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Sunday, July 22, 2018

Several Faces of Tragedy

Almost four years to the date of my last hospital stay, I spent about a week in the hospital earlier this month. In the intervening years, the hospital lost its religion (used to be Lutheran) and became NYU Langone. For this NYU alum, all that purple felt comforting.

My first roommate was out of for a procedure when I was admitted and for hours afterward. When I first noticed she was in the room, I had awoken in the middle of the night, and she was slumped over the bed – she fell asleep watching some animated film and the TV operating instructions were playing on a loop, inexplicably in Spanish.

The next morning we introduced ourselves and we talked and laughed for a couple of hours. Then her husband came and we had an animated conversation. She let me use her cell so I could call Mom and put her at ease that I had a good night and sounded better. I even got to chat with the lady’s daughter on the phone for a minute. The laughter was easy and plentiful. It was joyful—a shared bliss in meeting the sun another day.

Then they released her and, tragically, I was all alone…

Soon another roommate came and she slept as a man and a woman hovered over her and spoke to each other in Greek. The woman, a tall and lanky blonde, seemed just a little angry all the time and spoke to the man with unveiled contempt.

After they settled the sleeping beauty, the blonde left and only the man remained. Hovering. Lost in sadness and anger. At the end of the evening, he kissed the patient’s forehead and left. The next morning, the man was back, with the same pained look in his eyes.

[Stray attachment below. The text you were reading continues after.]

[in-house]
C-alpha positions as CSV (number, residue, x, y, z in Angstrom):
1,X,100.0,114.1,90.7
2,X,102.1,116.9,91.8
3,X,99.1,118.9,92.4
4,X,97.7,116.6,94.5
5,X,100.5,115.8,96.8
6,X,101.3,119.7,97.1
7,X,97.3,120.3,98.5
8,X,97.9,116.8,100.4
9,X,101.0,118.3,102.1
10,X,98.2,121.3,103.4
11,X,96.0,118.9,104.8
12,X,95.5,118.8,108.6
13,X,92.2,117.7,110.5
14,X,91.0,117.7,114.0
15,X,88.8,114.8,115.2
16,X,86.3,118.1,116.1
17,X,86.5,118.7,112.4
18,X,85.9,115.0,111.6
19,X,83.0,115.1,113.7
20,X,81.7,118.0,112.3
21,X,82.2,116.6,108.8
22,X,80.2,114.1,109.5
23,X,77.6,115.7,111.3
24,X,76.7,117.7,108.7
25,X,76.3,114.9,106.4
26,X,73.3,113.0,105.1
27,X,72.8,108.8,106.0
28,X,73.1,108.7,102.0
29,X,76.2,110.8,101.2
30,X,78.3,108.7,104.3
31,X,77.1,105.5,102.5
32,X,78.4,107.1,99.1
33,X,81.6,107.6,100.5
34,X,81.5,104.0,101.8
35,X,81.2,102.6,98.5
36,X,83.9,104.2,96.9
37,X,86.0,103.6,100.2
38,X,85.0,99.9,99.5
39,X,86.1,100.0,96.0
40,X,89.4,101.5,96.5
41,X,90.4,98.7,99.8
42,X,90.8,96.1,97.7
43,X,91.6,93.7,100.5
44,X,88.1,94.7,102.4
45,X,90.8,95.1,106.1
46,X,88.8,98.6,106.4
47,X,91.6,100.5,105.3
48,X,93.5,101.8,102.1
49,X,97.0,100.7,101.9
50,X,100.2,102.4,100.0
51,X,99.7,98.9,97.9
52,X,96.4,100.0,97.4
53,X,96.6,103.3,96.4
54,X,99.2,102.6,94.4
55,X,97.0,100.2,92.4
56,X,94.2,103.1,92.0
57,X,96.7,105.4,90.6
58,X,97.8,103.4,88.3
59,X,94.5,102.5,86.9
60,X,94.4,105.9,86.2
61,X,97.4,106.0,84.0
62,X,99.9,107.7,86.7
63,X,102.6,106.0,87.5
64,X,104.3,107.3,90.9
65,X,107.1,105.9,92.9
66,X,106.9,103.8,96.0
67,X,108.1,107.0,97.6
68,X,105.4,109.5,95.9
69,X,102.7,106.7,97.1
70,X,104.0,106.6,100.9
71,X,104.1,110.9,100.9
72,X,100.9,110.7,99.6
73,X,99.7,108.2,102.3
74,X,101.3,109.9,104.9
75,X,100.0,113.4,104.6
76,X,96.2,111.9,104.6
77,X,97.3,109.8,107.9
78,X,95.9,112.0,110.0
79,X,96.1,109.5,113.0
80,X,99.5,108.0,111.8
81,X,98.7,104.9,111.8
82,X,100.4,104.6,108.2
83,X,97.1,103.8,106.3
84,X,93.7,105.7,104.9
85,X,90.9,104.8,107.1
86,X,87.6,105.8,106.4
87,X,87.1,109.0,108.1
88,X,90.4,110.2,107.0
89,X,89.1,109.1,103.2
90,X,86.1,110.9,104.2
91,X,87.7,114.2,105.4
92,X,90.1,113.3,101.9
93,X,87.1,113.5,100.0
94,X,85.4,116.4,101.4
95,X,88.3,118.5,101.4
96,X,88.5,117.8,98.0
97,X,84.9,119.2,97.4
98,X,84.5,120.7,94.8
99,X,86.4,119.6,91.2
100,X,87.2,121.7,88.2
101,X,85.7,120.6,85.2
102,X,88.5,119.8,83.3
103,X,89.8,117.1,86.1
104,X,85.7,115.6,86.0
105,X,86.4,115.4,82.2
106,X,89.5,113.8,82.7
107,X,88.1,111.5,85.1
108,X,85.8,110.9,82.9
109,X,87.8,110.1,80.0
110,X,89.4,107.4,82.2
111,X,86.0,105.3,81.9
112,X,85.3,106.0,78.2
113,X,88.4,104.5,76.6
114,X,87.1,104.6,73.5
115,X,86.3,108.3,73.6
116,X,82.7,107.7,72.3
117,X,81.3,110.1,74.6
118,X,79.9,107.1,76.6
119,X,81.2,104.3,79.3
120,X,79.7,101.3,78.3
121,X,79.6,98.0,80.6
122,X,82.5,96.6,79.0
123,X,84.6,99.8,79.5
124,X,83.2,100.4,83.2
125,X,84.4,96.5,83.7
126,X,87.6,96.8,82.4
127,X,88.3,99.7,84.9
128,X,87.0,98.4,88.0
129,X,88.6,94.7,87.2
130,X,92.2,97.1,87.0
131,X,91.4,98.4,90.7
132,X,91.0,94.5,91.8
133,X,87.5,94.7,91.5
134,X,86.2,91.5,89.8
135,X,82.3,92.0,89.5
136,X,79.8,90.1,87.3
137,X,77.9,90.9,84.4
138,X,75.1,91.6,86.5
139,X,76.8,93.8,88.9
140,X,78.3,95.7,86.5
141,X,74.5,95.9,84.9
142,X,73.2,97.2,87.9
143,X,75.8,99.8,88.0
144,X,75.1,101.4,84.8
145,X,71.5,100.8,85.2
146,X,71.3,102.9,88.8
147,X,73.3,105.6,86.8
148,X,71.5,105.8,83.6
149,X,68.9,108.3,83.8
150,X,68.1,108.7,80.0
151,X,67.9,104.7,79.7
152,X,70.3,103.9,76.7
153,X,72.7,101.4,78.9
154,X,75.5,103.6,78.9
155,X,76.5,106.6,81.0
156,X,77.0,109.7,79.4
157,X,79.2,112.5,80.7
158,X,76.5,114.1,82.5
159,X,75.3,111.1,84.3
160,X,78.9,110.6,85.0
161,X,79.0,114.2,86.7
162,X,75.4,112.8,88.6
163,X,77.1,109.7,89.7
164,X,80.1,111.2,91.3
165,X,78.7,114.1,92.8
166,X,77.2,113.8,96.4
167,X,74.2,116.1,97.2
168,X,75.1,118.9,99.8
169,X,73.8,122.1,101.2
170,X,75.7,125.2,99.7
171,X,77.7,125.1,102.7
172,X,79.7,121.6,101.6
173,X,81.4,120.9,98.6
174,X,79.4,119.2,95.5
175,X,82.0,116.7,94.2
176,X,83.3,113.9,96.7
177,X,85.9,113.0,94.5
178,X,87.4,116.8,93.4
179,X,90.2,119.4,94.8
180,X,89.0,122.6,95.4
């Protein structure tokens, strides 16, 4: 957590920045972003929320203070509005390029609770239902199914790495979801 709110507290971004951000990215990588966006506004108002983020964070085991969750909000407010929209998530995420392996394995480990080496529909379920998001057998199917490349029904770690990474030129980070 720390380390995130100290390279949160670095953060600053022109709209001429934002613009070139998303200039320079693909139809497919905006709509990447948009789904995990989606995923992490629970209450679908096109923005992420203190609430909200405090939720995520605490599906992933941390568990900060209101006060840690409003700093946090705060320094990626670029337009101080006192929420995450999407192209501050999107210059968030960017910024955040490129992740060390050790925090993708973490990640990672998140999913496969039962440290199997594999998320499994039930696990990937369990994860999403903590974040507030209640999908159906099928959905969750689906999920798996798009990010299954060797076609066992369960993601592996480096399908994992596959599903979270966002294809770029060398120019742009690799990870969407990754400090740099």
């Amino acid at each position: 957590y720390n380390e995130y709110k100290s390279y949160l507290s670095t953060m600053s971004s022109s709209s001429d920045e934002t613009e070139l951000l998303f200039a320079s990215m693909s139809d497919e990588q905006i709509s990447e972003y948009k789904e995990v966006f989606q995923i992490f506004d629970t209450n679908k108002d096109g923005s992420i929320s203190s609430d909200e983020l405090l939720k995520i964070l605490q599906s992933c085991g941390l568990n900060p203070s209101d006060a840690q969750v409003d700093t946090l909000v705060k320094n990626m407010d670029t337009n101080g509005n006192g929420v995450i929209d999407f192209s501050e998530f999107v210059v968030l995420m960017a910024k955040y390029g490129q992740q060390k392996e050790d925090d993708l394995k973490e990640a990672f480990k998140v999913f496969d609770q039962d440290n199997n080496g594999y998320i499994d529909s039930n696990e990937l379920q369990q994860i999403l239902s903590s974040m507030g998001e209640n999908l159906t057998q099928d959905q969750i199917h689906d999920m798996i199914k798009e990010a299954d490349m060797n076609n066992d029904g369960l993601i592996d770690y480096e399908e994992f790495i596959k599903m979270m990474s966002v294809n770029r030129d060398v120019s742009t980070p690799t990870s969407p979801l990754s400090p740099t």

We nodded. Soon we were exchanging pleasantries. I asked if the patient was his mom. To my horror and embarrassment, he replied, “No! That is my wife.” He looked at her lovingly and added, without a trace of rancor, “We’ve been married for forty years.”

Apparently, having put a foot in my mouth further depleted my oxygen saturation and I got stupider, and instead of apologizing—or better yet STFUI doubled down on the stupid: “Oh, I guess I thought the bossy blonde was your wife.”

He looked at me for a moment, thought about it and, after a long pause, laughed. “Yeah, that's her sister and she’s always like that… She thinks she is everybody’s boss. But it comes in handy with all the doctors. Nobody talks down to her!”

He soon forgot and, having Brooklyn and this hospital stay in common, we were soon being sociable and forgot my faux pas. And soon, just as some of my neighbors, he was able to ignore my vague ethnicity and began to spew all sorts of racist crap, which I politely ignored because I realized he had bigger problems…

The love of his life was wilting before him and after forty years, I suspect his bravado and denial masked anger, sadness, and fear.

I can’t write romance, but I could visualize a tiny Greek beauty fresh from the old country taking his breath away and how she still does; and so she still believes she is that pretty young thing (plus she is slowly succumbing to Alzheimer’s). Their love affair is slowly turning tragic because he is losing her: her body is failing her, her mind is failing her, and he believes he can bring her back by reminding her about what their life has been. And he thinks he can care for her on his own because no care facility cares more than he does... (This may be partially true but also will be his undoing, and realistically will lead to more tragedy.) He doesn’t understand and doesn’t want to. Her sister calls her a "survivor" and does not see that her sister is deteriorating. 

And again I find myself staring at wounded love broken by this illness and reminded that I wanted to write a story of a mind trapped in it. I may still do it, but staring directly at that face of tragedy requires a courage I have not mastered yet.